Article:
By the time of the announcement, Conte had already led his Chelsea players back into pre-season training. Within days of the Italian’s return to business ahead of the new season, the Chelsea board sacked their manager.

Arsenal’s process of finding a new manager and successfully finding a prime candidate to replace Arsene Wenger after 22 years at the helm was long complete and in motion by the time their London counterparts had announced the departure of Conte.

If Arsenal’s operation was indeed a “right mess”, then Chelsea’s under Abramovich has been utterly shambolic.

Aside from the implications which Chelsea’s clumsy, lethargic and careless process has had directly on the club, it has also been perhaps the clearest case to date of the Chelsea board’s lack of decency and respect when it comes to the handling of their managers.

There has been clear unrest over the part of Antonio Conte at Chelsea since the early phases of the 2017/18 season. After Diego Costa and Nemanja Matic were sold beyond his control last summer and replaced inadequately by Alvaro Morata and Tiemoue Bakayoko, the Italian was clearly no longer comfortable in his position.

A manager of lesser character may have resigned under the circumstances of the increased undermining of his control over his own side from those above him at the club. But Conte is made of sterner stuff, and the Italian battled on.

Inevitably, the negative influence of the off-field issues had a telling impact on results on the pitch, as Conte’s defending Premier League champions staggered to a fifth-place finish, albeit having claimed an FA Cup triumph to round off the campaign.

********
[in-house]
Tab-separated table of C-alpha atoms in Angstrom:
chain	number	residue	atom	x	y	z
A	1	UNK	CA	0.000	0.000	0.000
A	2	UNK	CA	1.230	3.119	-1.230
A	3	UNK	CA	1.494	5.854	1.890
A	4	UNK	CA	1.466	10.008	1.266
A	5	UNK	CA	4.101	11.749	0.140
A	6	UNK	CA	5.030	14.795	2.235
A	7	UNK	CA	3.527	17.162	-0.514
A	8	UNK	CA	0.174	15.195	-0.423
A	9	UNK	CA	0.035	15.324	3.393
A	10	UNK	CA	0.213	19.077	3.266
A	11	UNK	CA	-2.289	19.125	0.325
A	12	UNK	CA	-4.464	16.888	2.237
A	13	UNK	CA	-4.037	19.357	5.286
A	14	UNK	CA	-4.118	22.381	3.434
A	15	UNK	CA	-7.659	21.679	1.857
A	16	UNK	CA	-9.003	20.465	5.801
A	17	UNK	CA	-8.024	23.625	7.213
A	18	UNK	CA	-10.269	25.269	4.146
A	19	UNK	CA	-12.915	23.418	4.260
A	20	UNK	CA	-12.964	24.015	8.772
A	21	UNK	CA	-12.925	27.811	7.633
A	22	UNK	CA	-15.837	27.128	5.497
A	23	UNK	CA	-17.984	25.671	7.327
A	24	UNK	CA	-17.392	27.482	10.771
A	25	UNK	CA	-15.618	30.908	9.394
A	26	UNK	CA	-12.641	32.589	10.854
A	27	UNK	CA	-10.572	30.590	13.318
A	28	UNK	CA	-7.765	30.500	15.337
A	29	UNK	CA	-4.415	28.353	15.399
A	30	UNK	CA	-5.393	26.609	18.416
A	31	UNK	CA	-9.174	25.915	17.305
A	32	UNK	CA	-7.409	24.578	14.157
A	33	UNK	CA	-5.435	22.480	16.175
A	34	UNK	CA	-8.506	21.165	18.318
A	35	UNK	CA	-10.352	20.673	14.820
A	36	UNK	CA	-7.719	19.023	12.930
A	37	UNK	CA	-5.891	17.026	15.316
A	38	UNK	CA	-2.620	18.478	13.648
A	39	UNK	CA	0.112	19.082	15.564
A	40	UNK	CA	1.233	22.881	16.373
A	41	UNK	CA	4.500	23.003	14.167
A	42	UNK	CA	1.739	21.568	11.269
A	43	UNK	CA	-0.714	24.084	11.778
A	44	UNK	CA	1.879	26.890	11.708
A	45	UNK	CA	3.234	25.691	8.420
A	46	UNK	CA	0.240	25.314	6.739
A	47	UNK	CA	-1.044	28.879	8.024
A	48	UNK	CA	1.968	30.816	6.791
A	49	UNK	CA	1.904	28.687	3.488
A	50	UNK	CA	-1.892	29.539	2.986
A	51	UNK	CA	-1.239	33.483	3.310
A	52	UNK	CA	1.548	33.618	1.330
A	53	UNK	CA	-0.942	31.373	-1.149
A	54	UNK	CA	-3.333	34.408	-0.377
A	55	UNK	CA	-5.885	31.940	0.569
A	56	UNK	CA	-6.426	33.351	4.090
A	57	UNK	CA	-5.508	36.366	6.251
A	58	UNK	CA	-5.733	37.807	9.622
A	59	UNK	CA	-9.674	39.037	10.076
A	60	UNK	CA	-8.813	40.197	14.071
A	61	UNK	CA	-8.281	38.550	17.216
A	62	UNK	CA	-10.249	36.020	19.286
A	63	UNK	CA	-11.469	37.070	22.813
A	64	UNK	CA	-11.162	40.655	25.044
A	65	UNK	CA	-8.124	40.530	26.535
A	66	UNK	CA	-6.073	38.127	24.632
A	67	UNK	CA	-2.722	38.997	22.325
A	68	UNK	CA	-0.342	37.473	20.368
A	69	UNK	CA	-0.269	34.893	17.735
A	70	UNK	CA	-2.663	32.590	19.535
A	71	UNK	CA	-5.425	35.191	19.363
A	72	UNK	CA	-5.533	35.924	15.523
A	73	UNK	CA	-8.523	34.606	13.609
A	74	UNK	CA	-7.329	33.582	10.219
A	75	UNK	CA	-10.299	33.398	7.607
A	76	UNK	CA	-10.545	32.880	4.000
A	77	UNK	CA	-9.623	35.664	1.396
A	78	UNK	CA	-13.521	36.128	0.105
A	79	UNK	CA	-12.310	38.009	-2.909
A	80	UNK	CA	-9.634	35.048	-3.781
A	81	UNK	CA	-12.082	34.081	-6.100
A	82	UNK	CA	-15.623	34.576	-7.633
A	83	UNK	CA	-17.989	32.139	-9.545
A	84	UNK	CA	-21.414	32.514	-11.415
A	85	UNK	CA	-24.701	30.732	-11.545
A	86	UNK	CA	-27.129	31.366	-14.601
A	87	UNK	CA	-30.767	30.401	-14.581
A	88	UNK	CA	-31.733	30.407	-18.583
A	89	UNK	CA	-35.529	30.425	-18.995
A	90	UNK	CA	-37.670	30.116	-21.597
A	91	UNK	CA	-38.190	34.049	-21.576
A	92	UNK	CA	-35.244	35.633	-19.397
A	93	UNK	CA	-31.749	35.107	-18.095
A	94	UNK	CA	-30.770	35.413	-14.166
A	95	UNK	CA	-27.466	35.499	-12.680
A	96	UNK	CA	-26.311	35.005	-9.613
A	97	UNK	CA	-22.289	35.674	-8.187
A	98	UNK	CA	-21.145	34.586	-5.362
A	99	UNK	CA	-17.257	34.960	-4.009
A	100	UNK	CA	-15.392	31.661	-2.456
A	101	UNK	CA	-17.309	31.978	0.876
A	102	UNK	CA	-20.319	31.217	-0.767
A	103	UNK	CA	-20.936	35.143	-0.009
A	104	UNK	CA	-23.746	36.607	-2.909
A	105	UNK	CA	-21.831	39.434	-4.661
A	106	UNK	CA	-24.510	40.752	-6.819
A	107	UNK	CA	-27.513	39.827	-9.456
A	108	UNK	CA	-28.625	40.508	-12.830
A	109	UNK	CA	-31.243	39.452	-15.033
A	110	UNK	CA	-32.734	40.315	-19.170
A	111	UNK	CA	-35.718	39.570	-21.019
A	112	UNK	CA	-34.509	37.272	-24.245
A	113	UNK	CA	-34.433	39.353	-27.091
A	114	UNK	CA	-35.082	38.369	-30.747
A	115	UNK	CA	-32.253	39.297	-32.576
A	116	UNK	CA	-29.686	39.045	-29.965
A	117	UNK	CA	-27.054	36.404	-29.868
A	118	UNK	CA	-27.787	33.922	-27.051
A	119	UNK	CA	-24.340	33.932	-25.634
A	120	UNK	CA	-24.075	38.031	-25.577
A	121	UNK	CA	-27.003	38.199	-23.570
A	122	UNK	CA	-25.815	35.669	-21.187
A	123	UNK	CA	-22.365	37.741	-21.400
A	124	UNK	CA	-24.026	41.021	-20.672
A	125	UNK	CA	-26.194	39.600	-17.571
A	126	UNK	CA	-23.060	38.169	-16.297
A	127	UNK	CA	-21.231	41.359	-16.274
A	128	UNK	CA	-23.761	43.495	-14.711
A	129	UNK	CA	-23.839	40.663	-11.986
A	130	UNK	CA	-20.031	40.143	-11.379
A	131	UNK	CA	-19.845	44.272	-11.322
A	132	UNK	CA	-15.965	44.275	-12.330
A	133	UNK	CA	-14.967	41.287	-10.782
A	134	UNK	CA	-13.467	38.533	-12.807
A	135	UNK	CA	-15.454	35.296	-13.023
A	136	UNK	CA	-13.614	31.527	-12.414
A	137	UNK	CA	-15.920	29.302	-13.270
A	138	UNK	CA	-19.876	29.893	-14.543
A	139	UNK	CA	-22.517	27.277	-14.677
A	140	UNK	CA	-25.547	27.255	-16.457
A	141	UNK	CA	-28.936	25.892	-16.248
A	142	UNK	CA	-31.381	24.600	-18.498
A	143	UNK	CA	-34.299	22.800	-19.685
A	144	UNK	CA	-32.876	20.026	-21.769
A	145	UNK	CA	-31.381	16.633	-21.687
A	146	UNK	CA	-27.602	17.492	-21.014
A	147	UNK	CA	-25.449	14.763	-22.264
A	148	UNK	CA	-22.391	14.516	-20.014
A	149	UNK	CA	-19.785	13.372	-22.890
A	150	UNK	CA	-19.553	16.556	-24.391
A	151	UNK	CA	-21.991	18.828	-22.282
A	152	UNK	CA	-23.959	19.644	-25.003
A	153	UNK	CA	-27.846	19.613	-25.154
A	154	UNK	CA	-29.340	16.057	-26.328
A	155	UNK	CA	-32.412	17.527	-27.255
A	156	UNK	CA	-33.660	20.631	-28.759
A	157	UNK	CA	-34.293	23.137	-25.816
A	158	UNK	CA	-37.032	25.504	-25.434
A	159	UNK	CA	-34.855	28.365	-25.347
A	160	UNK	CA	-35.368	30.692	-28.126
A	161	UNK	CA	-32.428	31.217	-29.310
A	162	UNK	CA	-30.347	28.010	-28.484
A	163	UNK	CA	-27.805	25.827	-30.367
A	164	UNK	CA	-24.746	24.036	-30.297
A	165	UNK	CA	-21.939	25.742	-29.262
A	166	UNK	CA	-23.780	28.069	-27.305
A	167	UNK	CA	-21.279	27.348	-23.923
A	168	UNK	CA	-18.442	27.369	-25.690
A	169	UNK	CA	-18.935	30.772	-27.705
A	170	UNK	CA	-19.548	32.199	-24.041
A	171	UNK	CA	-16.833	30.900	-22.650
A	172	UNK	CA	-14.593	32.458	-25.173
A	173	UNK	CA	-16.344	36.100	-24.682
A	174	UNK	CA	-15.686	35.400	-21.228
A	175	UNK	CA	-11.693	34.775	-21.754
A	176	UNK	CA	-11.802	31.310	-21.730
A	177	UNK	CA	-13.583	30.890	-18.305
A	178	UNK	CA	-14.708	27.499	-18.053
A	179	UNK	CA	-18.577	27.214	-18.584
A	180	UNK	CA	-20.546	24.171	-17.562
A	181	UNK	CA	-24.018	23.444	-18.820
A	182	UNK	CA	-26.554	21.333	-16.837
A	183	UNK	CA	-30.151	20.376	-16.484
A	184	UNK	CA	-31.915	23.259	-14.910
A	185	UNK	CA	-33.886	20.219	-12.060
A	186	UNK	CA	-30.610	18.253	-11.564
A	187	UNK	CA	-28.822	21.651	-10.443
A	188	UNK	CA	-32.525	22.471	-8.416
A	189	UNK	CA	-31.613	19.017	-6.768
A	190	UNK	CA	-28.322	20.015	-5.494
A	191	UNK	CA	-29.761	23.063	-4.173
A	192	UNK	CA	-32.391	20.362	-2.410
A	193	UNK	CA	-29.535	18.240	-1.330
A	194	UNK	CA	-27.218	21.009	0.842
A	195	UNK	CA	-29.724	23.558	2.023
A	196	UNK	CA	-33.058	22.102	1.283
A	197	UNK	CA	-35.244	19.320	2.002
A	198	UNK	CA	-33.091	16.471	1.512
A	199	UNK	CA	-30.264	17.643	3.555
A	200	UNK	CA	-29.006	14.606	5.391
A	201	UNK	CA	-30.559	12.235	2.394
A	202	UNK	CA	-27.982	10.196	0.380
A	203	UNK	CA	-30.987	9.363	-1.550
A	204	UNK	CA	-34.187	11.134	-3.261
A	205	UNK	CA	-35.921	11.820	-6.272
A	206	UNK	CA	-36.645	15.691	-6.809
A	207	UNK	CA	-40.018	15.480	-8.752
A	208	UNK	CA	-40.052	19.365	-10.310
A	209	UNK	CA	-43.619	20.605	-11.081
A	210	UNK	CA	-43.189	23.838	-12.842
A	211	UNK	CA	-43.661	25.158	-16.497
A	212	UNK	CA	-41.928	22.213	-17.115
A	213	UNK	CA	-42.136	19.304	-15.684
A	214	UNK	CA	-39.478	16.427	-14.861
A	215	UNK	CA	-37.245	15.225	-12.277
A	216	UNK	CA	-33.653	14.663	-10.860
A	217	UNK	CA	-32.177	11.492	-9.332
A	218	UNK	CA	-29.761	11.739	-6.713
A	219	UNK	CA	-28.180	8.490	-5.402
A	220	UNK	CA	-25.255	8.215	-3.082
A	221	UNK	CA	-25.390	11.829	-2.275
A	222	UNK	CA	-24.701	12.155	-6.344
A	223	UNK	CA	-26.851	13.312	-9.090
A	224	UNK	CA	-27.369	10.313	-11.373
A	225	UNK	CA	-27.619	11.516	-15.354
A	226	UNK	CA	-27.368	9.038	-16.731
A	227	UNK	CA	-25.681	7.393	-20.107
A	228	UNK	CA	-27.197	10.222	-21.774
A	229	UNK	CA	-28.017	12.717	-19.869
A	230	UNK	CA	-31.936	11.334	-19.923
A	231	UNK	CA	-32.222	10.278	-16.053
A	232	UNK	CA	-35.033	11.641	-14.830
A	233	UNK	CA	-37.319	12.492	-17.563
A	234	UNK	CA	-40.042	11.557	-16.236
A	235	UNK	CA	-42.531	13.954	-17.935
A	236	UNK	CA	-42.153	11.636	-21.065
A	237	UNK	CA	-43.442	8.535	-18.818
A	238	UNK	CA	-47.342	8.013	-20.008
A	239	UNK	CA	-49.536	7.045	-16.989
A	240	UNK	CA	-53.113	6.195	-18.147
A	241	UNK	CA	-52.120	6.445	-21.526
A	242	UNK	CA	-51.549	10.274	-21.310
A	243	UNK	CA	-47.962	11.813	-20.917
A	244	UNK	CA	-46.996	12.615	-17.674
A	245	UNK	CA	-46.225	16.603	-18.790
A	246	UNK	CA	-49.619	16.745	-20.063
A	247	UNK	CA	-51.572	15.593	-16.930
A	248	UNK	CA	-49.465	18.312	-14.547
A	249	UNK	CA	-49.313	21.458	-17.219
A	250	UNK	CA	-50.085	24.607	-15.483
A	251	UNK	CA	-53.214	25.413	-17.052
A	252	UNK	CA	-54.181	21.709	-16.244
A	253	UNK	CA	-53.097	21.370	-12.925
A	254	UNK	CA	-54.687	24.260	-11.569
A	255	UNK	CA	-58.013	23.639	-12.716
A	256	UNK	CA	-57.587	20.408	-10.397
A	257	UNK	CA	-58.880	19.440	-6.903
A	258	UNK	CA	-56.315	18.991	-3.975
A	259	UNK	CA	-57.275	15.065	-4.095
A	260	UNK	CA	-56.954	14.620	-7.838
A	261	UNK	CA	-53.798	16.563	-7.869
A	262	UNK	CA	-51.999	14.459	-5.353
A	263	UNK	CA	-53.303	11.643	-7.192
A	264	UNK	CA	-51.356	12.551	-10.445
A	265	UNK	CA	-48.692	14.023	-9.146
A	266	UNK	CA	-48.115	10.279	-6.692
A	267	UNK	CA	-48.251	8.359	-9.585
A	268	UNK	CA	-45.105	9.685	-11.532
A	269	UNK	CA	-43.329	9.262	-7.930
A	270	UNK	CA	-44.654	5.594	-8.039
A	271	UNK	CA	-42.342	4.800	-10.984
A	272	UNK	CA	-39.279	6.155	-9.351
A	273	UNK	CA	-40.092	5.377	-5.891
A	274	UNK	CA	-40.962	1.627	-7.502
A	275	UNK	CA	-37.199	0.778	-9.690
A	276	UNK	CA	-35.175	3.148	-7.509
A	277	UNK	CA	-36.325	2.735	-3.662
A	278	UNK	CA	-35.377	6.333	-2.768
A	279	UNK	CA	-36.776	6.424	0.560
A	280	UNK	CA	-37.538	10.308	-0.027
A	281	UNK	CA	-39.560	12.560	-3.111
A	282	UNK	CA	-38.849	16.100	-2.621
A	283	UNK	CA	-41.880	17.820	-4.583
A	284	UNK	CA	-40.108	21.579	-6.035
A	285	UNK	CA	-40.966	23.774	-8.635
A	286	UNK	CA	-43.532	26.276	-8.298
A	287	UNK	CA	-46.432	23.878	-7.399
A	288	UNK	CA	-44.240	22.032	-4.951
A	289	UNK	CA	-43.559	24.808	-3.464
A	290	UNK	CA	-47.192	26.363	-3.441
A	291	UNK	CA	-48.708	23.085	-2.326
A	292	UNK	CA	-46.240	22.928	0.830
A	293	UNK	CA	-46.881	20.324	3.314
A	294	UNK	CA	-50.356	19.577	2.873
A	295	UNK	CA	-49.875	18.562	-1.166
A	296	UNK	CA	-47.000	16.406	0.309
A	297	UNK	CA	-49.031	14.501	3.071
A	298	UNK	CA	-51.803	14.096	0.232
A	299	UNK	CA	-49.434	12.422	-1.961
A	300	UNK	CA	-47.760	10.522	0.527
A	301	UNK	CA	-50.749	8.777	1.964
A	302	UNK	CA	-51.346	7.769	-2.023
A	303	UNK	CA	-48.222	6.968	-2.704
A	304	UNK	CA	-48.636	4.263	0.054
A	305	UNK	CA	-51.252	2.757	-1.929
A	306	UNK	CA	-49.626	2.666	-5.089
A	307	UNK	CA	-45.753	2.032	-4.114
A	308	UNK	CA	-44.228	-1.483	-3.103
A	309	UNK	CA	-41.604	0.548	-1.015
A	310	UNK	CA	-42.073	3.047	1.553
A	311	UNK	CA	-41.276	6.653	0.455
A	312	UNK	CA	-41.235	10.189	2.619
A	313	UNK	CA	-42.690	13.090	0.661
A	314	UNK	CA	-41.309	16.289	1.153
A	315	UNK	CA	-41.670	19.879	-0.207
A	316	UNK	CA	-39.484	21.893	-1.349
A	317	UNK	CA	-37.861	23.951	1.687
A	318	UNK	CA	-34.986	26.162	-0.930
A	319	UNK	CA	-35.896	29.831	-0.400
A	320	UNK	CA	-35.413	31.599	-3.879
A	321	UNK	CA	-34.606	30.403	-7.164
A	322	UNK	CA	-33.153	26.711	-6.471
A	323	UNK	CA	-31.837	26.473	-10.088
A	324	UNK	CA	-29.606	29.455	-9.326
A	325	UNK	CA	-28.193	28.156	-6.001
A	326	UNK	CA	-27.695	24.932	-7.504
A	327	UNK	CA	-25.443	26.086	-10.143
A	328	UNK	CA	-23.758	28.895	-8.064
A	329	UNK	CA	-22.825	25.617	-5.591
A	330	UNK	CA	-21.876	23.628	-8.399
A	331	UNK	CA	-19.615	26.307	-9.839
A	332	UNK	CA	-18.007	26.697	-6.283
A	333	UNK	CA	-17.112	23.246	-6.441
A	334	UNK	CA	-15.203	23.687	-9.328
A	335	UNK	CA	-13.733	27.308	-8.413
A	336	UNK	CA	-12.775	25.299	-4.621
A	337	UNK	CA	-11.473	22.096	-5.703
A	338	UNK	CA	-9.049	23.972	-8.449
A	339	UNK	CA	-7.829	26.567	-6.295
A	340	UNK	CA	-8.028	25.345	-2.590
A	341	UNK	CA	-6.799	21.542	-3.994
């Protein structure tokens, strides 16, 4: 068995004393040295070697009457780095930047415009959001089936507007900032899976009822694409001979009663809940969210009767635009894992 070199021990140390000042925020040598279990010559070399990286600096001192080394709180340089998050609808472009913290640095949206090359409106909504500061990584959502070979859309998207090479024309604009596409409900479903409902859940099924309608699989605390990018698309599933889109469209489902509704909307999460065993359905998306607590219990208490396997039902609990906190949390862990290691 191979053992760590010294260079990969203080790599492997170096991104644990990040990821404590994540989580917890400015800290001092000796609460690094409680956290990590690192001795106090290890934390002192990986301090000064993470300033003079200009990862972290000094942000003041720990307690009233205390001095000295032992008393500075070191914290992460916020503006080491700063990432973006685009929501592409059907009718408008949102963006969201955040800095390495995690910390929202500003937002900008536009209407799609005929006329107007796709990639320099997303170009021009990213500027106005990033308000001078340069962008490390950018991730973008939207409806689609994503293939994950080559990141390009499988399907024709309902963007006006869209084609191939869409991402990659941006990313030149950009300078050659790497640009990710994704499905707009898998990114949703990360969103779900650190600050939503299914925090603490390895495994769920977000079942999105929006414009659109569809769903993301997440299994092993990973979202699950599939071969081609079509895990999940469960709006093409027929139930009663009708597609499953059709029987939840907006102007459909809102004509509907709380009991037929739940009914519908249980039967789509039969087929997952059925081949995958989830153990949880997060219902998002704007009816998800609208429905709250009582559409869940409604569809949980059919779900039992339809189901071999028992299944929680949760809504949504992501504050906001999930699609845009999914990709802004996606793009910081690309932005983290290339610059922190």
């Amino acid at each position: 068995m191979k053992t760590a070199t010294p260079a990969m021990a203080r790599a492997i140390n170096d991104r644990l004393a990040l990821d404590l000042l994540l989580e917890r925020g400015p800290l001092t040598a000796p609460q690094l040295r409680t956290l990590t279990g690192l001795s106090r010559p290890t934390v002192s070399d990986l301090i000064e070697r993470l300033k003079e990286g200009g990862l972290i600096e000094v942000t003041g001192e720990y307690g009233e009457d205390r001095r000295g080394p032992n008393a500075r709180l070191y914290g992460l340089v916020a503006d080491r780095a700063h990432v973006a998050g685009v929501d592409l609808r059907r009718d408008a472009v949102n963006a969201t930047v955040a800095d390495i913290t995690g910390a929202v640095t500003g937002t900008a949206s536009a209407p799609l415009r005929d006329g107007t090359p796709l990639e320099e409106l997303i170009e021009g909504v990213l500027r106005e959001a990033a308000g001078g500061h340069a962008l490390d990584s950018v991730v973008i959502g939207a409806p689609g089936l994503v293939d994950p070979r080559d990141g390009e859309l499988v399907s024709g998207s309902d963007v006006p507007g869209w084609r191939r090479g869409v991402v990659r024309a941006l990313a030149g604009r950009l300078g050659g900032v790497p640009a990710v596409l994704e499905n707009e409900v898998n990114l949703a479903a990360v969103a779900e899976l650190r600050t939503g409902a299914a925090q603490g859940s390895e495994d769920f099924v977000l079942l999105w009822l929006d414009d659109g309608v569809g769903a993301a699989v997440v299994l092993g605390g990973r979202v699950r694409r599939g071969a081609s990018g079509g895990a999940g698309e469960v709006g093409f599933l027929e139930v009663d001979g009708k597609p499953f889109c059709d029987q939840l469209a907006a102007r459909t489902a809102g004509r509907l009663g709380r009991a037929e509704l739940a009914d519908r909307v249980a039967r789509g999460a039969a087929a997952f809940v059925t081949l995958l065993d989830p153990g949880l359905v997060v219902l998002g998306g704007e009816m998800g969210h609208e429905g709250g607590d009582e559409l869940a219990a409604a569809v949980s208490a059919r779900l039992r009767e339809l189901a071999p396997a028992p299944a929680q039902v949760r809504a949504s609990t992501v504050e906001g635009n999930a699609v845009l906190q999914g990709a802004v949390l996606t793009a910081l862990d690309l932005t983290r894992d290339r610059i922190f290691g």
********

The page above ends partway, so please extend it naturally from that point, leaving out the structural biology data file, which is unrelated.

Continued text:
The most unjust aspects of the situation with respect to Conte’s position were primarily in the complete lack of accountability from both Chelsea’s board and their underperforming players.

It was Abramovich and co who took the decision to sell Nemanja Matic, a key component of Conte’s side, to a domestic rival in Manchester United, and replace him with the incompetent Bakayoko.

It was Diego Costa who threw his toys out of the pram, despite Conte’s faith in the striker, and forced his move away from the club, whilst Eden Hazard and Thibaut Courtois flirted sporadically throughout the last year with the notion of moves to Real Madrid.

Despite Conte’s best efforts to persist with his direction which had guided his side to a hard-fought Premier League title triumph during his first season in charge, it was the players and those above him at the club who ultimately let him down.

Inevitably, as has become the blueprint of ‘success’ at Stamford Bridge over the last decade, it was the manager who paid the ultimate price.

Tellingly, it was leaked to ?Sky Sports that Conte’s sacking had been a result of his “alienation of several players and a complete breakdown in communication with the club’s board.”

Chelsea’s flipping of the matter onto the manager’s head may still be effective in their ability to sack their manager and point the finger at the man in charge of the team, but it is no longer as fooling or convincing as to the legitimacy of those in the big chairs hanging their managers out to dry in such farcical fashion.